French

One Ingredient Gives This Classic French Dish New Life

Steak au poivre sounds fancy, but it's the perfect dinner for busy weeknights. All you need is a pan.

September 17, 2019
Photo by Bobbi Lin. Food Stylist: Samantha Seneviratne. Prop Stylist: Brooke Deonarine.

Steak au poivre is the perfect dinner. It calls for a mere handful of ingredients, many of which you’ve likely got on hand. It’s quick-cooking enough to have as a weeknight meal yet très chic enough to serve at a dinner party. And did I mention it only requires one pan?

If you’re unfamiliar with the classic French dish, it’s a meal worth getting to know. Steak au poivre is a simple steak supper with two key components: First, the beef, typically filet mignon, is crusted in coarsely ground black pepper. After the steak is seared in a pan, the brown peppery bits left behind in the pan get deglazed with either sherry or cognac and whisked into a snappy sauce.

One might argue that a dish so perfect doesn’t need any tweaking. But when I come across such a dish, I like to find new ways to enjoy it so I can make it more often and never grow tired of it.

With this recipe, I gave steak au poivre an update while still honoring everything there is to love about it: its short ingredient list, fast cooking time, and one-pan casual attitude. Surprisingly enough, all it took was the addition of one ingredient: mustard. But not just one type of mustard—deux!

Instead of coating the steak in just peppercorn, I upped the ante with some yellow mustard seed. The addition of the mustard seed gives the steak a mellow, less pungent crust with a touch of sweetness, making it more delicate-tasting than a straight-up peppercorn crust while still embodying its signature crunchy exterior.

After the steak is seared and removed to rest, I added in some shallot with a few tablespoons of butter to begin the pan sauce. Once sautéed, the pan is deglazed in typical fashion. I used cognac (instead of sherry) because it’s what Julia Child recommends in Mastering the Art of French Cooking. But if you’ve only got sherry on hand, that works too. Once the booze burns off a bit, heavy cream and a heaping tablespoon of Dijon mustard are whisked in.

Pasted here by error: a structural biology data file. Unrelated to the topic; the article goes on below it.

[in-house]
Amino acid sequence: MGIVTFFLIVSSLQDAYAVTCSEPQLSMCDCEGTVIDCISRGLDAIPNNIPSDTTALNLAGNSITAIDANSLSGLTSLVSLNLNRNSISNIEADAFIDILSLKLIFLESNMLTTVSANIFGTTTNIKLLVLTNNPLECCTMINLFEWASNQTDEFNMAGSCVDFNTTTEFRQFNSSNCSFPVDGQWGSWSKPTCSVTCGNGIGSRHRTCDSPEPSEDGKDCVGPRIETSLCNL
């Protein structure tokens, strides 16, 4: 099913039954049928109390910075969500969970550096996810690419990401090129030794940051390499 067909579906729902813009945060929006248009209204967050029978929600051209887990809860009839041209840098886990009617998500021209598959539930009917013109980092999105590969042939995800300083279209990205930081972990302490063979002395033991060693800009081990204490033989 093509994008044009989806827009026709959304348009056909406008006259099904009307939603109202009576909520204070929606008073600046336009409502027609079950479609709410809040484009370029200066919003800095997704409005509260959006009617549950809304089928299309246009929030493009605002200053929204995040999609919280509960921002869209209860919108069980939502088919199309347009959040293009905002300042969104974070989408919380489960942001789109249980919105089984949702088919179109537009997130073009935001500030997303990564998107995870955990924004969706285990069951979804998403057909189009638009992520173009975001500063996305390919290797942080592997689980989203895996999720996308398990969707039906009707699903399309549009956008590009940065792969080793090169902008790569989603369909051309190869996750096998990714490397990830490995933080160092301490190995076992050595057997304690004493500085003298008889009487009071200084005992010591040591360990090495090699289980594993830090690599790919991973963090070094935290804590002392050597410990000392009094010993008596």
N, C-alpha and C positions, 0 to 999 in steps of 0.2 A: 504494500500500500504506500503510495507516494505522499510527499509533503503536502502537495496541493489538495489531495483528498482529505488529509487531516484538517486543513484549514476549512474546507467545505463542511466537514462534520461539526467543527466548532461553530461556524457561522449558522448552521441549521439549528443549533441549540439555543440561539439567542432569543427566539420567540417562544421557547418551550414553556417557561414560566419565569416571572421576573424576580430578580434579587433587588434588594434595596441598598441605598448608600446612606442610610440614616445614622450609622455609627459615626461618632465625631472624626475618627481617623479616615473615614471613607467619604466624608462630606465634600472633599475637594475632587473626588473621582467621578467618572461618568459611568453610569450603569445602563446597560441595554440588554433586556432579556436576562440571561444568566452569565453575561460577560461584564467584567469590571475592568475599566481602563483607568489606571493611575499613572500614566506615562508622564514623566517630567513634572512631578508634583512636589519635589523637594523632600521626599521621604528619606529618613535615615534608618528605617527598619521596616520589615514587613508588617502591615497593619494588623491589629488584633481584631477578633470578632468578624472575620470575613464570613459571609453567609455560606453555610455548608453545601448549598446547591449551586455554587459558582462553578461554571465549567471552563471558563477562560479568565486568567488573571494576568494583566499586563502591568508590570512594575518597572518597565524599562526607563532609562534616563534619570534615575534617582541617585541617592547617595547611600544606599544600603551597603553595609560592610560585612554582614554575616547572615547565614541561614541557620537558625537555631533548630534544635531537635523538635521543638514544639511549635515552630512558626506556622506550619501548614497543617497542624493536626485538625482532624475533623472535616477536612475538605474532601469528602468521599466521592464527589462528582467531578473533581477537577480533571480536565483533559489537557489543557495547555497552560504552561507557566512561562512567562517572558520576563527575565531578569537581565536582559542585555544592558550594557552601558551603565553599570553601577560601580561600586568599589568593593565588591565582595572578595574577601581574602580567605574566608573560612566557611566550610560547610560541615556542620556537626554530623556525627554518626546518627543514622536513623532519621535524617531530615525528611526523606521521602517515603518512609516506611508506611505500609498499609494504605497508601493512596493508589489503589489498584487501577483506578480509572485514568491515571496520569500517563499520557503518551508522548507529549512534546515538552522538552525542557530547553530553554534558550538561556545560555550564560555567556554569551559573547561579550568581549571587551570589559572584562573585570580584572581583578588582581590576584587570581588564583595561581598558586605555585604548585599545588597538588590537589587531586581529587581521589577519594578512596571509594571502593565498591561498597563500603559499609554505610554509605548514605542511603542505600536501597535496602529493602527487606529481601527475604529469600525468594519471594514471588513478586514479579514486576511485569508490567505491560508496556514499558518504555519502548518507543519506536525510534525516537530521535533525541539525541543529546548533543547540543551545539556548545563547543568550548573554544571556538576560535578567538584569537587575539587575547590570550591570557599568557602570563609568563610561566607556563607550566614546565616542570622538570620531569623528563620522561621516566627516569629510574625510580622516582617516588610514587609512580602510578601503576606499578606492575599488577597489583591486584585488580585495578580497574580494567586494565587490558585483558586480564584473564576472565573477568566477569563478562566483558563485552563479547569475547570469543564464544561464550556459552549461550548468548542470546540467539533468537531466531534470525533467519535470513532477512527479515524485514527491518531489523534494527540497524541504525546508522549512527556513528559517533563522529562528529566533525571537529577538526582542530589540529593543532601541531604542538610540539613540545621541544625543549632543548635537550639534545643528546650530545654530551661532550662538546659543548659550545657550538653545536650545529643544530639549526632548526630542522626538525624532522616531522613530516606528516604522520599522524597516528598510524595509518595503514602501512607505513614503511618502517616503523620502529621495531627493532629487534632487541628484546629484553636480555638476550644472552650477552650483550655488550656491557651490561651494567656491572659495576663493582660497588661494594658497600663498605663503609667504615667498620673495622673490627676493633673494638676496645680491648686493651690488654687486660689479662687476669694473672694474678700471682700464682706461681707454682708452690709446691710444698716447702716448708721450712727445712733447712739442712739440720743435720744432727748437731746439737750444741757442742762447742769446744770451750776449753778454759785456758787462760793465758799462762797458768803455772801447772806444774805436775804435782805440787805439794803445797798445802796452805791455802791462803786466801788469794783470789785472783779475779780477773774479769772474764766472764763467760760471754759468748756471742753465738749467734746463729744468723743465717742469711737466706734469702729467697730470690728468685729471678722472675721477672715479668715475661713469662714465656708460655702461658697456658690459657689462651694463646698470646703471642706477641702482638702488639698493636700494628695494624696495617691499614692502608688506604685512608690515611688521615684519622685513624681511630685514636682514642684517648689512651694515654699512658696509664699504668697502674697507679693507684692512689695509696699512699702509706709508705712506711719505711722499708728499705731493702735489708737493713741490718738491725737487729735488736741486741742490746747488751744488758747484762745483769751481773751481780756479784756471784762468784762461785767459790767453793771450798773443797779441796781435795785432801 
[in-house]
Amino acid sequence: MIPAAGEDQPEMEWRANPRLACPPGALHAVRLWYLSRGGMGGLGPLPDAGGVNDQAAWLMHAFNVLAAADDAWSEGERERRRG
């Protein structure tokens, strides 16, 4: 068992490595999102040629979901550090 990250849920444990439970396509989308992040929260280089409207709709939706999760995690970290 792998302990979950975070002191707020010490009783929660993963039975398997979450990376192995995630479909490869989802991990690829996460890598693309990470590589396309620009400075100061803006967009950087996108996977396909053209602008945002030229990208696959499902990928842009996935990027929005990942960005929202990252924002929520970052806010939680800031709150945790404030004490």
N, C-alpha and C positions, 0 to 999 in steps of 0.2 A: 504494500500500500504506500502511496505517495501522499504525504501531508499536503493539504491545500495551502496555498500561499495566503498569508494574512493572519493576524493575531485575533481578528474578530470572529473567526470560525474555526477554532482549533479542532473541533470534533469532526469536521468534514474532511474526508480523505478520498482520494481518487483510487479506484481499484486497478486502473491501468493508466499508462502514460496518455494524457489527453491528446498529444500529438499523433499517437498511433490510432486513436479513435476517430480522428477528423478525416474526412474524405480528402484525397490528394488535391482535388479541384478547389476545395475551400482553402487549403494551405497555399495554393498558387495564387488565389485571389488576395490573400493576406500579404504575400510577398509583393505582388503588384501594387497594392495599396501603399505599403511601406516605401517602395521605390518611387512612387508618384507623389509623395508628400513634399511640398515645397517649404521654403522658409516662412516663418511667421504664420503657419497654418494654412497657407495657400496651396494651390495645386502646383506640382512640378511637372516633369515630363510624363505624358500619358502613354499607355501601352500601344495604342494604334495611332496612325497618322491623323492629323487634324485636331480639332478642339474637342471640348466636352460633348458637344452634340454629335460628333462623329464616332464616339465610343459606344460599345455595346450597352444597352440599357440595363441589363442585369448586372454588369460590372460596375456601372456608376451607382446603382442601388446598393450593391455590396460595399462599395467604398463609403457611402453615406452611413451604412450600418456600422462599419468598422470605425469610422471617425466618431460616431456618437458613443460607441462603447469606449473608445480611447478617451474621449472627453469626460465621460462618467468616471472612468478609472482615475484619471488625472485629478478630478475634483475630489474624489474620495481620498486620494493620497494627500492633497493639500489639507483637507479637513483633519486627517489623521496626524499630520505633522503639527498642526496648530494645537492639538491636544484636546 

The Dijon does two things in the sauce: It thickens it into a luscious, creamy texture and adds acidity, creating a rich yet slight tanginess that pairs perfectly with the boldly flavored steak.

I like to serve the steak with a few thick slices of heirloom tomato and a hunk of blue cheese. Since it only takes one pan to cook, these no-fuss, no-pan sides make cleanup a breeze, giving you more time to enjoy that chilled glass of Beaujolais nouveau.

What's your favorite way to cook filet mignon? Let us know in the comments below.
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A New Way to Dinner, co-authored by Food52's founders Amanda Hesser and Merrill Stubbs, is an indispensable playbook for stress-free meal-planning (hint: cook foundational dishes on the weekend and mix and match ‘em through the week).

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Grant Melton is an Emmy Award-Winning Producer of the Rachael Ray Show, food writer and recipe developer. He's a contributor to Food52, NYT Cooking and Rachael Ray Every Day Magazine. He loves cookies, cocktails and kindness.

2 Comments

yumzen September 19, 2019
Yummy. I usually do not like tomato but after seeing it I just love tomatoes.
 
HalfPint September 17, 2019
I like generous topping of duxelles on my filet mignon.